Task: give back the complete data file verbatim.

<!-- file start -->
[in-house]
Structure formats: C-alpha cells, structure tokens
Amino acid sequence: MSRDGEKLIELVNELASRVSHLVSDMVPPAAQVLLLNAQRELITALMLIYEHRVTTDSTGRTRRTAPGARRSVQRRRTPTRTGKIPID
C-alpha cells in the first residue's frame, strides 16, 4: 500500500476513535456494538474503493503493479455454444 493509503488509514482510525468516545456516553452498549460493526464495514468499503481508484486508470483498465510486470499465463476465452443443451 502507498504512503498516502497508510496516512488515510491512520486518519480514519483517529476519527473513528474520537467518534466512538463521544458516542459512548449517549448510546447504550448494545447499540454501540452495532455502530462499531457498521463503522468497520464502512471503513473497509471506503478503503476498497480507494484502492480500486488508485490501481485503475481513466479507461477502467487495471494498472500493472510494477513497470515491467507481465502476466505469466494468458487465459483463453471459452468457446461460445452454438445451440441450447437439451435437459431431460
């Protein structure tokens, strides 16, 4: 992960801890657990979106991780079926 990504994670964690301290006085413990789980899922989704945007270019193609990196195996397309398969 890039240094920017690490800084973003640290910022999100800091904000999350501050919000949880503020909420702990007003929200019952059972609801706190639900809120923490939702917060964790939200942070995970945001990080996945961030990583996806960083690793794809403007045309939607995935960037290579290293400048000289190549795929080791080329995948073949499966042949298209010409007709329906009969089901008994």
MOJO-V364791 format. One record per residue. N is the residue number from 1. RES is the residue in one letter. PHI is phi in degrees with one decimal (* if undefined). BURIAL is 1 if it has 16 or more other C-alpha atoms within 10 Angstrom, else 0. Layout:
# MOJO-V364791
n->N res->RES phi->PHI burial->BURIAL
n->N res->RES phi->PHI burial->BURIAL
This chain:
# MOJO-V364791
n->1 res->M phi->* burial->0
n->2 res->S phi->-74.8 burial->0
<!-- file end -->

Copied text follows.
[in-house]
Structure formats: C-alpha cells, structure tokens
Amino acid sequence: MSRDGEKLIELVNELASRVSHLVSDMVPPAAQVLLLNAQRELITALMLIYEHRVTTDSTGRTRRTAPGARRSVQRRRTPTRTGKIPID
C-alpha cells in the first residue's frame, strides 16, 4: 500500500476513535456494538474503493503493479455454444 493509503488509514482510525468516545456516553452498549460493526464495514468499503481508484486508470483498465510486470499465463476465452443443451 502507498504512503498516502497508510496516512488515510491512520486518519480514519483517529476519527473513528474520537467518534466512538463521544458516542459512548449517549448510546447504550448494545447499540454501540452495532455502530462499531457498521463503522468497520464502512471503513473497509471506503478503503476498497480507494484502492480500486488508485490501481485503475481513466479507461477502467487495471494498472500493472510494477513497470515491467507481465502476466505469466494468458487465459483463453471459452468457446461460445452454438445451440441450447437439451435437459431431460
């Protein structure tokens, strides 16, 4: 992960801890657990979106991780079926 990504994670964690301290006085413990789980899922989704945007270019193609990196195996397309398969 890039240094920017690490800084973003640290910022999100800091904000999350501050919000949880503020909420702990007003929200019952059972609801706190639900809120923490939702917060964790939200942070995970945001990080996945961030990583996806960083690793794809403007045309939607995935960037290579290293400048000289190549795929080791080329995948073949499966042949298209010409007709329906009969089901008994």
MOJO-V364791 format. One record per residue. N is the residue number from 1. RES is the residue in one letter. PHI is phi in degrees with one decimal (* if undefined). BURIAL is 1 if it has 16 or more other C-alpha atoms within 10 Angstrom, else 0. Layout:
# MOJO-V364791
n->N res->RES phi->PHI burial->BURIAL
n->N res->RES phi->PHI burial->BURIAL
This chain:
# MOJO-V364791
n->1 res->M phi->* burial->0
n->2 res->S phi->-74.8 burial->0